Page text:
A friend sent me this piece with this comment: “Everyone wants to find moderate Muslims. Well, this Guardian journalist has found one! His name? Muhammad Hussein Fadlallah, who happens to be the patron of Hizballah. But it gets better. Why is Fadlallah a moderate? Because he is against terrorism! And the proof? He made a single statement condemning terrorism. But it gets even better! What terrorism? Why, the murder of Shia Iraqi pilgrims by Sunni insurgents.
“In other words, if a Shia cleric condemns the murder of Shias by Sunnis that makes him a moderate who opposes terrorism.
“What happens if–as has probably happened–bin Ladin attacks Shia in Iraq for murdering Sunnis? Guess that makes him a moderate Muslim!
“It isn’t just the horrible political and (im)moral views we constantly face in the leading newspapers and other institutions about the Middle East. The sheer ignorance and stupidity is just as bad…or worse?”
Indeed. Here is Fadlallah praising Hizballah and threatening a new Khaybar, i.e., a new massacre of Jews by Muslims.
“Who’s listening to the Muslim moderates?,” by Haroon Siddique in The Guardian:
There was a distinct lack of interest when one of the world’s most senior Islamic clerics condemned extremists.
Rightwing politician Geert Wilders, whose film the Dutch government is currently considering banning, has said there is no such thing as moderate Islam.
His view is an extreme one, but how many times have we read or heard calls for moderate Muslims to speak out about wrongs supposedly carried out in the name of Islam?
Politicians including Tony Blair and various commentators – here’s a Telegraph leader – have urged the moderate voice of Islam to make itself heard above the din of extremist preachers.
Last week, one of the most respected clerics in Shia Islam, Lebanon’s grand ayatollah Mohammed Hussein Fadlallah, condemned the perpetrators of an attack against pilgrims in Iraq as “murderers and animals” and called for the repudiation of a school of thought that it was permissible to spill the blood of Muslims “who embrace another doctrine, or believe in alternative political views”.
While in this case the victims – as well as the attackers – were Muslim, Fadlullah, one of the Muslim world’s few Grand Ayatollahs (they have the authority to make legal decisions within the confines of Islamic law for followers and lower-rank clerics) was condemning the phenomenon of “takfir”, which sees some militant Muslims regard non-believers as a legitimate target.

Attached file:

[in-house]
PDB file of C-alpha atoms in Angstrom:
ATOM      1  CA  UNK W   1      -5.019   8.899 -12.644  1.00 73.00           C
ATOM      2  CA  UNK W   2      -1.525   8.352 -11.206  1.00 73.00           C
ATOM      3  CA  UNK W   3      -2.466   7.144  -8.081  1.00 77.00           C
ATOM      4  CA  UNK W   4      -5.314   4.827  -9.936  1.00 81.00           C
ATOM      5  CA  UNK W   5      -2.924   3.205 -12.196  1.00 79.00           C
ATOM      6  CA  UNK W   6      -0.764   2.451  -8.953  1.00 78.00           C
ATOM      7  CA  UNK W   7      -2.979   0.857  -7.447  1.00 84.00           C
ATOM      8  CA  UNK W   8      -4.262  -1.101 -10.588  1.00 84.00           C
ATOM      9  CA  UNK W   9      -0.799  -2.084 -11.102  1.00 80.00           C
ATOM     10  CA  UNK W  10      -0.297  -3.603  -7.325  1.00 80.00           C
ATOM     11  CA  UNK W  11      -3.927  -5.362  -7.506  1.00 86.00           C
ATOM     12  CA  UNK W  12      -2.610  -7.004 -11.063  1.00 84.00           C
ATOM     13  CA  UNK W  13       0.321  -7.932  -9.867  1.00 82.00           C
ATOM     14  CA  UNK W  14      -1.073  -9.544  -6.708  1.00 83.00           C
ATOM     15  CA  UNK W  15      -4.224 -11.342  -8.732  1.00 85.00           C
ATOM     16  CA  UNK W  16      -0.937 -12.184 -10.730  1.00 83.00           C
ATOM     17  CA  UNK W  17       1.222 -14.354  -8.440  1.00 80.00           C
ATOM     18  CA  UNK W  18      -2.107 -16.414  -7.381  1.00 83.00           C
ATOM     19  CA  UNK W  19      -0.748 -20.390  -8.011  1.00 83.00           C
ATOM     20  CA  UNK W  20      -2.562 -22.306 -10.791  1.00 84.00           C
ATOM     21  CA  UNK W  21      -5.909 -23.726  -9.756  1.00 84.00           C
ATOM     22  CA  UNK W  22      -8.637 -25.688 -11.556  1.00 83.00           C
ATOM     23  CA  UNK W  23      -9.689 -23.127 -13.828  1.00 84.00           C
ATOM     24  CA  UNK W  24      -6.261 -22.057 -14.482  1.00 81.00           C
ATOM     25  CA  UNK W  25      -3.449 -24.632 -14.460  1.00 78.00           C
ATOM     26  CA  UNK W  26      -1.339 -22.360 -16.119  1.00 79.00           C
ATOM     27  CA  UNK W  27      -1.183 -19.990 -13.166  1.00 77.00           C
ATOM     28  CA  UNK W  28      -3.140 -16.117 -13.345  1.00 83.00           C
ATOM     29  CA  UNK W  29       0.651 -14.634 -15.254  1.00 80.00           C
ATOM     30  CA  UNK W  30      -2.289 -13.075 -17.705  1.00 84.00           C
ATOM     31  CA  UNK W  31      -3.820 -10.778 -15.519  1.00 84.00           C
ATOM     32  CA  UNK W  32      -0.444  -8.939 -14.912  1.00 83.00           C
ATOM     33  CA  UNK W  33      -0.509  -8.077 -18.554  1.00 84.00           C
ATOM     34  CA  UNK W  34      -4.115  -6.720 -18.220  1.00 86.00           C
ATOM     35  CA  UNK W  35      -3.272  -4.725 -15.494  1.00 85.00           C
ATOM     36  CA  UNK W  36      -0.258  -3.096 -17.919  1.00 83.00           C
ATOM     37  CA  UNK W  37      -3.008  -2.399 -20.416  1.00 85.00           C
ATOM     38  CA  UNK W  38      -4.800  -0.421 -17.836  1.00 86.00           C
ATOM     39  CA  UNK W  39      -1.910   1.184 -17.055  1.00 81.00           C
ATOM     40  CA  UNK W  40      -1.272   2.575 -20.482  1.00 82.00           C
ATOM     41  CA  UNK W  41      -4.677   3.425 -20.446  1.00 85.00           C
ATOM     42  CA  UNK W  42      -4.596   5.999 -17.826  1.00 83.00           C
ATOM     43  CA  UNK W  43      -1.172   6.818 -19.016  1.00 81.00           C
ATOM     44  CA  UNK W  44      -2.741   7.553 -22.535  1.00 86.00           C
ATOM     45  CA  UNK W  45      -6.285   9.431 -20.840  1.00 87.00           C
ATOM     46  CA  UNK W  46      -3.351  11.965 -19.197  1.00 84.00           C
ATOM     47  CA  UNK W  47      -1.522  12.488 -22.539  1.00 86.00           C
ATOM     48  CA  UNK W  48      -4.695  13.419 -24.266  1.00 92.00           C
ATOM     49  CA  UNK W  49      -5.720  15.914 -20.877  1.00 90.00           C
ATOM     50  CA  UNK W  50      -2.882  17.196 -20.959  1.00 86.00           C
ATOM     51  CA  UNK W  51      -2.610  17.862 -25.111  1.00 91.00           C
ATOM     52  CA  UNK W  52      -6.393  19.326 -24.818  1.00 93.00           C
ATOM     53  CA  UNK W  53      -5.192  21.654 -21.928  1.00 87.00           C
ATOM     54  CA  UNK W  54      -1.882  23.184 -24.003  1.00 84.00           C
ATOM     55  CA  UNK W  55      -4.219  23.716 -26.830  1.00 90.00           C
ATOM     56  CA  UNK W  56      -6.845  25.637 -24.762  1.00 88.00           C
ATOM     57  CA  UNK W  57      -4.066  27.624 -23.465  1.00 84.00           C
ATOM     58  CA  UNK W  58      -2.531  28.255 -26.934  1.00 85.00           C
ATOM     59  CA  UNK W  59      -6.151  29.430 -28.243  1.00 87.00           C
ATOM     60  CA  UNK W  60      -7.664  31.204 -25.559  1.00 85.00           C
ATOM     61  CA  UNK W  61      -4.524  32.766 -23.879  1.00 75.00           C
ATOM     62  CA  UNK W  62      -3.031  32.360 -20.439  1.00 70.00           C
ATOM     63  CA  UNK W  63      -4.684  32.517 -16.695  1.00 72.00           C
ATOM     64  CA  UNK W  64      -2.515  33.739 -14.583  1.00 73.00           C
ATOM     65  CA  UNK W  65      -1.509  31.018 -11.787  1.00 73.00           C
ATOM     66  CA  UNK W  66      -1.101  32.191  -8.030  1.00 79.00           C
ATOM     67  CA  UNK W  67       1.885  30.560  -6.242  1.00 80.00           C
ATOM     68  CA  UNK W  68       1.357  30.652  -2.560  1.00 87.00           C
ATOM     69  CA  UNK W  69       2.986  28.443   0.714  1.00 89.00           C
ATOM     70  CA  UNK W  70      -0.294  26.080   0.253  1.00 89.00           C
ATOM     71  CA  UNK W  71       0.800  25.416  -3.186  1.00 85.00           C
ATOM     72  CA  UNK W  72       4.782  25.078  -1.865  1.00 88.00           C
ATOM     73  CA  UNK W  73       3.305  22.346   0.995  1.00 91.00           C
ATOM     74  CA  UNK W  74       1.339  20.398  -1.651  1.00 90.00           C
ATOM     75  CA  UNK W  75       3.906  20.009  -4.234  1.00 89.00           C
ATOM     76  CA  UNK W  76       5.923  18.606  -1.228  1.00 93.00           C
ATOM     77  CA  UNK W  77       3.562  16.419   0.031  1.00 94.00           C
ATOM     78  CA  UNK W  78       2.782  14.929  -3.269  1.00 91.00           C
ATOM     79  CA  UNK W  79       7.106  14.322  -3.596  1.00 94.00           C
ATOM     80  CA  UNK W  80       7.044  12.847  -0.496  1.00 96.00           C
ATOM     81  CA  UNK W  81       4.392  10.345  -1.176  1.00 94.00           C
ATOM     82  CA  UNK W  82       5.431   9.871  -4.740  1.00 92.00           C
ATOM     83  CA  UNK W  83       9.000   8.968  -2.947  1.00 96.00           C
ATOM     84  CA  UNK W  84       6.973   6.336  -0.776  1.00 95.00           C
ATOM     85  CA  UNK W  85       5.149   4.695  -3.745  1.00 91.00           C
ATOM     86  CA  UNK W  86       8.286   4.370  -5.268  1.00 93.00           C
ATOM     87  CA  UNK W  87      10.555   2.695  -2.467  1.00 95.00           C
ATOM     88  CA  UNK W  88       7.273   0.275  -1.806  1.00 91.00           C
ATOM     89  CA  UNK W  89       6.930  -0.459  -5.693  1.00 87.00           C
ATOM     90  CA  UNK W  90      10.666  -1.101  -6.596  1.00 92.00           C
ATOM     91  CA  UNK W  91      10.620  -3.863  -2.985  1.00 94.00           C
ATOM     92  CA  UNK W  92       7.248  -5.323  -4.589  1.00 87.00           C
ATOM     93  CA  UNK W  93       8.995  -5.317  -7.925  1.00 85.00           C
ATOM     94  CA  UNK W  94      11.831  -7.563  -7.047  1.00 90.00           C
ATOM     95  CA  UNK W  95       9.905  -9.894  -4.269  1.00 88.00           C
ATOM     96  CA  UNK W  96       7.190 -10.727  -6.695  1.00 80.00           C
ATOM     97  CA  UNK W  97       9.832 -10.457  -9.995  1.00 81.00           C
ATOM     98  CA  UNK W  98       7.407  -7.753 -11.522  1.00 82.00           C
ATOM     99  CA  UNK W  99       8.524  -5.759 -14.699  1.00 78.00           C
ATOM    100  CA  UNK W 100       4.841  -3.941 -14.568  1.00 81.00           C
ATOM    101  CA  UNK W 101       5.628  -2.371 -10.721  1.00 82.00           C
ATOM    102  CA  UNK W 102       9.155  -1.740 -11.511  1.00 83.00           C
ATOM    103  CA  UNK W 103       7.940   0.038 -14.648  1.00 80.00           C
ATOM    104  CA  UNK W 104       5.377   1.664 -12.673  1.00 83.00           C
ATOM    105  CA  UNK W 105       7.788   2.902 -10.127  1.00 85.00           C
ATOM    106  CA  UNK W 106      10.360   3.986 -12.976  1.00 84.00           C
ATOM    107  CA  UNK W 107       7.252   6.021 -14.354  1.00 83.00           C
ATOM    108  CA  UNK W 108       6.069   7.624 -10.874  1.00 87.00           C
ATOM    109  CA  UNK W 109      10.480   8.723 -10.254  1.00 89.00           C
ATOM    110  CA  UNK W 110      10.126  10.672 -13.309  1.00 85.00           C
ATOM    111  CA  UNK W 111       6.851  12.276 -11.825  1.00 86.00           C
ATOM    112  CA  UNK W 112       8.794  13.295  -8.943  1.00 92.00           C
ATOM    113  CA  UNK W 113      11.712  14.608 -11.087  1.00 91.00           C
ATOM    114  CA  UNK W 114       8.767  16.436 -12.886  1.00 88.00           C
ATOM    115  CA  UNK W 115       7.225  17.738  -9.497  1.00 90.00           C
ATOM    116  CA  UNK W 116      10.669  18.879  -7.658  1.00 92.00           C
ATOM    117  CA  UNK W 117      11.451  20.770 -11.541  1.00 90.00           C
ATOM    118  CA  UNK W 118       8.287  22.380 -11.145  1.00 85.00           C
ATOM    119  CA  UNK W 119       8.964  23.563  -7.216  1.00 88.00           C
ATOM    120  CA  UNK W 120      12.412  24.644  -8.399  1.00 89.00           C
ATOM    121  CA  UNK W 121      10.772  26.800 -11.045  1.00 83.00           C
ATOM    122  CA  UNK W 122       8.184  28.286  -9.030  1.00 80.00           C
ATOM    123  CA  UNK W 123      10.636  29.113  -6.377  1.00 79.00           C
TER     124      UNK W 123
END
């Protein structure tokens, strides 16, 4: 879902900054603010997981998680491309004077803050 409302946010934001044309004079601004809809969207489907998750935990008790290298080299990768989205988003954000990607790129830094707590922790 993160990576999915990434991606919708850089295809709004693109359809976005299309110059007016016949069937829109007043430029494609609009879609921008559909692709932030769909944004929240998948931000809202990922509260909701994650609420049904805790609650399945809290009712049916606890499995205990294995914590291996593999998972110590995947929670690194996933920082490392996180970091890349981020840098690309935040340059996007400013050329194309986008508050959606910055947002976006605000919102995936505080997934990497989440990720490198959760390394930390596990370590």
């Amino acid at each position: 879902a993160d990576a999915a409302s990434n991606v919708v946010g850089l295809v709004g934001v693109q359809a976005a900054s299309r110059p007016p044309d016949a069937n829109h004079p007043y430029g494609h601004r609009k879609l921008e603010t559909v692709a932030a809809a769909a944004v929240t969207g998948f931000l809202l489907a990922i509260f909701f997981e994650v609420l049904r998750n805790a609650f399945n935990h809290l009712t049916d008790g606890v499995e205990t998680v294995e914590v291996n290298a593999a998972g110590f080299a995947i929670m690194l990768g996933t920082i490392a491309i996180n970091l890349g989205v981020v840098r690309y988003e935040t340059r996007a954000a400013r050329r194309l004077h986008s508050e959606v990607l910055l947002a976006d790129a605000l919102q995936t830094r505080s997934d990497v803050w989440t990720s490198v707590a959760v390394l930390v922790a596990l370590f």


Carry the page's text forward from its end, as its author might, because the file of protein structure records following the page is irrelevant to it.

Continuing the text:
If you do not remember reading or hearing about his comments that is probably because you did not. His words, reported by Reuters, might have been expected to be picked up by the same media which regularly feature writers bemoaning a lack of moderate Muslims. But there was no mention of his strong words in the British papers, their websites or that of the BBC.
Now despite the fact that this story says nothing about nothing in terms of the real moderation we need to see — Muslim rejection of jihad against non-Muslims and Islamic supremacism — a Reuters hack was on hand to assure Siddique that that “news” agency was doing all it could to disseminate his words. Here’s a comment on Siddique’s article from “tomhenegen”:
Haroon, thanks for pointing this out. There was another case like this — a statement by the Deobandi seminary in India condemning terrorism as un-Islamic — that we reported the day before Fadlallah spoke. We mentioned your post and linked to the Deoband case on the Reuters religion blog FaithWorld at
For information on the equally inadequate, if not downright deceptive, Deobandi statement, see here.